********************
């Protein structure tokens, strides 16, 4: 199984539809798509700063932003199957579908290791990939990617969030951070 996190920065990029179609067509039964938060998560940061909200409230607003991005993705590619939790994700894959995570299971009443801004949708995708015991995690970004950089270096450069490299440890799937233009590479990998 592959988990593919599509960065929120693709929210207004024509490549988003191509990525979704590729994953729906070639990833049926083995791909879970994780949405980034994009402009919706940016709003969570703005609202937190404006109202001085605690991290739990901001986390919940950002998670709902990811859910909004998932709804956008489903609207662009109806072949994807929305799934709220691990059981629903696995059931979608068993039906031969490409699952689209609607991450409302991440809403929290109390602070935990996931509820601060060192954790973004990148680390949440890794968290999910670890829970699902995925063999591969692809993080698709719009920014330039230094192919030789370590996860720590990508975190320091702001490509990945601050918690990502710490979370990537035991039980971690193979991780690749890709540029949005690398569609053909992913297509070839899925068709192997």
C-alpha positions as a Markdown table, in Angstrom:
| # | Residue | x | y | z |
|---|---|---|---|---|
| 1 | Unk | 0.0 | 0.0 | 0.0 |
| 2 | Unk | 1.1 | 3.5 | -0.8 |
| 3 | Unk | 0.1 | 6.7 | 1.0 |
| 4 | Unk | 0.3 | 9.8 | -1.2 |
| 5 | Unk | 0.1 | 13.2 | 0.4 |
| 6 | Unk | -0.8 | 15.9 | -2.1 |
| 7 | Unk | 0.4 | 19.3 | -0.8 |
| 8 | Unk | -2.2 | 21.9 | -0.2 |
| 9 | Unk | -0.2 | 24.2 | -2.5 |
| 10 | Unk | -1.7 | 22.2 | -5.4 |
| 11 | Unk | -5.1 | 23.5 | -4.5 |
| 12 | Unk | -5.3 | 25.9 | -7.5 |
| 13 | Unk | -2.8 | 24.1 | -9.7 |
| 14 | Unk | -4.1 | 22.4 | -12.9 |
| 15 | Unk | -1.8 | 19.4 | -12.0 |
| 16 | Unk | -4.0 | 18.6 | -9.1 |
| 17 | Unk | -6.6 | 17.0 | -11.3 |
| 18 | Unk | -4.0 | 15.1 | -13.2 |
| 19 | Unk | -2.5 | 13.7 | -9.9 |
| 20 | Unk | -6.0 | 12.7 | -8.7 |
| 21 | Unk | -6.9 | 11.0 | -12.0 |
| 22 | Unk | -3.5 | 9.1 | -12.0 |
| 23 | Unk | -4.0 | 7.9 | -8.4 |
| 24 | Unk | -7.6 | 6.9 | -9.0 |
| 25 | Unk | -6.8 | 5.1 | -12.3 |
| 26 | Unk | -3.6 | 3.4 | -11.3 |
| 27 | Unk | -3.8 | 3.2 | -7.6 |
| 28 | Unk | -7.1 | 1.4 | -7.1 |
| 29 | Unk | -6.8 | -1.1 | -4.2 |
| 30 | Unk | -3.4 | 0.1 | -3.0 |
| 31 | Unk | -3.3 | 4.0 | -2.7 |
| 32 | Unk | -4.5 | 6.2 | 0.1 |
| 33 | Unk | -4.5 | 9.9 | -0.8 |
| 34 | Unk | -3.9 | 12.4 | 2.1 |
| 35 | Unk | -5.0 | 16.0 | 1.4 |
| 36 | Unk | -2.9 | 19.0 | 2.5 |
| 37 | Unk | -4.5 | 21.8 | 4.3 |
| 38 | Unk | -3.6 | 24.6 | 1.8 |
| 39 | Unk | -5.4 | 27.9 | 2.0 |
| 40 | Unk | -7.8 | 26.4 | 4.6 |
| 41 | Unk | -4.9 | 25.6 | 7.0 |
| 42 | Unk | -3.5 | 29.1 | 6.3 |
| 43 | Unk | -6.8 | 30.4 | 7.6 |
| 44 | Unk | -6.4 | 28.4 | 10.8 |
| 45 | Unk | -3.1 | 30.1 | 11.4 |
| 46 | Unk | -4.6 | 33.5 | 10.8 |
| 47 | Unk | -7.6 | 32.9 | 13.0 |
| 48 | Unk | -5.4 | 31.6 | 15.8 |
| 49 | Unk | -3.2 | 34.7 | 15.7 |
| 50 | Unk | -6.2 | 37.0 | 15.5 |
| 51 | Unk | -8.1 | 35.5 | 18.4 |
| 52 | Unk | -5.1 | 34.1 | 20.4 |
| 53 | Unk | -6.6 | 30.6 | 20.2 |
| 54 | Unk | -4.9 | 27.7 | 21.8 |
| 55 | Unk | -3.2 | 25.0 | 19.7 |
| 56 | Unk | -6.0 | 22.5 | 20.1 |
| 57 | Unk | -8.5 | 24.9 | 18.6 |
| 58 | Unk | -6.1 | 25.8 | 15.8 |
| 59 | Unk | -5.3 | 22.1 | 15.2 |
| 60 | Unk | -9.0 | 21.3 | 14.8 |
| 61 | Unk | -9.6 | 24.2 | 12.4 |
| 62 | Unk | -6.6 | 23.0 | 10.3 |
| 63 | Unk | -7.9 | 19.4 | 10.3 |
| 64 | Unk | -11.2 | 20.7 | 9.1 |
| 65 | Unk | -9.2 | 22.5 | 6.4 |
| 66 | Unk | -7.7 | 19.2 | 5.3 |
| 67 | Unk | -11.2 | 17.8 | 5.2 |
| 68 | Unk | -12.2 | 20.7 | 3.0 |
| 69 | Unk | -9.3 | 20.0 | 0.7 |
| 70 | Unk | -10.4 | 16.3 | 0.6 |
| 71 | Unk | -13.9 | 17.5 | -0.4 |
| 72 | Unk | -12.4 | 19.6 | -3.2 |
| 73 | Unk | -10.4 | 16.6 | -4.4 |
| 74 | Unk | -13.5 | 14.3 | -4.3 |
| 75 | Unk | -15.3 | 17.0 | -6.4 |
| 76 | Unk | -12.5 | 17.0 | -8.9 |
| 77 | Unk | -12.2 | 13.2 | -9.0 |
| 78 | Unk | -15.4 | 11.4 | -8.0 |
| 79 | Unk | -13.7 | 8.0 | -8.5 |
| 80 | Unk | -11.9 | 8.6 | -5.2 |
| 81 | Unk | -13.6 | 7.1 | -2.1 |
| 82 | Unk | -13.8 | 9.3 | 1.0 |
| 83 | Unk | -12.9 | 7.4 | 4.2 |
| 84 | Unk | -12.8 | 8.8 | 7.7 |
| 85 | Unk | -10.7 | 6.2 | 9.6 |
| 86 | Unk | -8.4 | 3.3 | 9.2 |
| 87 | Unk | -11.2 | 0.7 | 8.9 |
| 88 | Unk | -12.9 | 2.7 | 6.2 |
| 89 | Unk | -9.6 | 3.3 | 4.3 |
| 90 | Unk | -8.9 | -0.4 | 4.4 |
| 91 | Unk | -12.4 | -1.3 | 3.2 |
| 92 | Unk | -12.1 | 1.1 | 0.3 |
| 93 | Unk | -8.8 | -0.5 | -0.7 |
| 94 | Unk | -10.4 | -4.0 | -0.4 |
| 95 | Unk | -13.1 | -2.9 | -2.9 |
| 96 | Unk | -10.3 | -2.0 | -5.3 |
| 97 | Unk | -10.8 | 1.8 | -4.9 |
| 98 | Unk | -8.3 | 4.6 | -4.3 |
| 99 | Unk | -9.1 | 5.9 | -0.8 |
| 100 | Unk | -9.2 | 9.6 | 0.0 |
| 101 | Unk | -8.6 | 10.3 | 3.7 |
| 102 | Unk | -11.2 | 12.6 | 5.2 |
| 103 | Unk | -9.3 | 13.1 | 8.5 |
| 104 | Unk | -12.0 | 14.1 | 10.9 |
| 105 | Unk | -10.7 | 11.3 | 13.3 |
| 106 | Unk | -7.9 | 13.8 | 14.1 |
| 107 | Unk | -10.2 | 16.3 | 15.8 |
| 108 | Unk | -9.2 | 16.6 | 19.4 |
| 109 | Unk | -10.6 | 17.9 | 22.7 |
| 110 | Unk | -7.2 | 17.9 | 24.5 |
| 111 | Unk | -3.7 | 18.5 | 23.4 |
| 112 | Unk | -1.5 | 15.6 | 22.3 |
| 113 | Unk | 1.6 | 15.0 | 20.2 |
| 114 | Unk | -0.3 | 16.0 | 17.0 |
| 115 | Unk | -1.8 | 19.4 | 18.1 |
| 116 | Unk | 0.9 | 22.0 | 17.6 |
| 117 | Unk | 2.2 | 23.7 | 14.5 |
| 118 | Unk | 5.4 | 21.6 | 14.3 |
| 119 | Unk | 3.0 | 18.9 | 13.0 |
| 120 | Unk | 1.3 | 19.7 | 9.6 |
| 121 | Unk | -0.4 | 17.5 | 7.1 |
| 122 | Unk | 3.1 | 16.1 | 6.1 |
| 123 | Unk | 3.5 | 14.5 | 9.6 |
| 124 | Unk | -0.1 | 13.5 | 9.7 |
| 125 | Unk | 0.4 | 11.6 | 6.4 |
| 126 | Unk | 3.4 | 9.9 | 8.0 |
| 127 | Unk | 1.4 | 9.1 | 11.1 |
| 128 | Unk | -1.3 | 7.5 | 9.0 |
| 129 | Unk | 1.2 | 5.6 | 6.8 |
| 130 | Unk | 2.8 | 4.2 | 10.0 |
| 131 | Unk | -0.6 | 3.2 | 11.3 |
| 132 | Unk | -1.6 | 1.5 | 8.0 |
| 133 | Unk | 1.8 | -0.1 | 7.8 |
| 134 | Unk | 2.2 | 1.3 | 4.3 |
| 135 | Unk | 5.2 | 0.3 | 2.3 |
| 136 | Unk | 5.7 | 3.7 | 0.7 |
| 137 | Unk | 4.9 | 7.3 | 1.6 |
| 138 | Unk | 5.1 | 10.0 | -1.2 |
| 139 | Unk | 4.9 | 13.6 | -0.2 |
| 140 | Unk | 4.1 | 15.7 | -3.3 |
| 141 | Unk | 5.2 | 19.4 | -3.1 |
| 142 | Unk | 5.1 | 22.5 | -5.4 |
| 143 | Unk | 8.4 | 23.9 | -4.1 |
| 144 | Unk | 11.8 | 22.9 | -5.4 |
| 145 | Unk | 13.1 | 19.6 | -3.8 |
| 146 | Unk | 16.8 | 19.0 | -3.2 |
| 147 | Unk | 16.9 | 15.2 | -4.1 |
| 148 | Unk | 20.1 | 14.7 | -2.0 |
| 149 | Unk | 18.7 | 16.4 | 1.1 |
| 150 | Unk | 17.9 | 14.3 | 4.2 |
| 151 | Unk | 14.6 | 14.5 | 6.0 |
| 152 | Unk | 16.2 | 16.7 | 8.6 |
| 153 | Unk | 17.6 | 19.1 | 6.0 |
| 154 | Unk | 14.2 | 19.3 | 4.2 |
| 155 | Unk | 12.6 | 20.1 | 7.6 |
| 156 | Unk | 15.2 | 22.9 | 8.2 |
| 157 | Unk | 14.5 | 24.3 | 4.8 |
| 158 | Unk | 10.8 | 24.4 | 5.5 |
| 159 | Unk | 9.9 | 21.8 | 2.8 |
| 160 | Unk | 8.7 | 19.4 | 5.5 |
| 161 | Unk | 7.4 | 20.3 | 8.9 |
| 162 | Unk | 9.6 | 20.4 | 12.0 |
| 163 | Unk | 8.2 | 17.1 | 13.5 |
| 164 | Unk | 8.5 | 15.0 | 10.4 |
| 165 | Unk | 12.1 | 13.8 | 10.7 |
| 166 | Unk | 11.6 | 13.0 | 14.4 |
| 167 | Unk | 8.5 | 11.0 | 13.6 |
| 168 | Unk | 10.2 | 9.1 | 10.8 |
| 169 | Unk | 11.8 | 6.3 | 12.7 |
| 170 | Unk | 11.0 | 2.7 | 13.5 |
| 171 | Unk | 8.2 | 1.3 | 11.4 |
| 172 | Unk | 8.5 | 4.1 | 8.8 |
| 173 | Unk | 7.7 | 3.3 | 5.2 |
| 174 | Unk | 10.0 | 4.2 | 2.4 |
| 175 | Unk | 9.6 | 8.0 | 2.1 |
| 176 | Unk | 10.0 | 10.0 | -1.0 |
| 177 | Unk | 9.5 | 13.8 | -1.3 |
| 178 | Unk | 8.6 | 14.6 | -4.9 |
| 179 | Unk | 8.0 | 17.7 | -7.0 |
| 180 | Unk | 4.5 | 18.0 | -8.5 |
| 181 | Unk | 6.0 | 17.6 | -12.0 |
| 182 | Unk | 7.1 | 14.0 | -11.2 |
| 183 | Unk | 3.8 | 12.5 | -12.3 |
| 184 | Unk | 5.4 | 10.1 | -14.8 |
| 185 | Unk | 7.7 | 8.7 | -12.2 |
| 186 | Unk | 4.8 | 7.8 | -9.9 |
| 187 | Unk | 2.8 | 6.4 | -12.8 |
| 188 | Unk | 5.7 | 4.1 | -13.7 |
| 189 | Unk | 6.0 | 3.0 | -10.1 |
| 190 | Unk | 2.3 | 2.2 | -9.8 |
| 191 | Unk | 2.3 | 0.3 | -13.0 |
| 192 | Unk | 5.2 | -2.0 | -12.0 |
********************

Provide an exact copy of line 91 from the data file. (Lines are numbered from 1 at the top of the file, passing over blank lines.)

| 87 | Unk | -11.2 | 0.7 | 8.9 |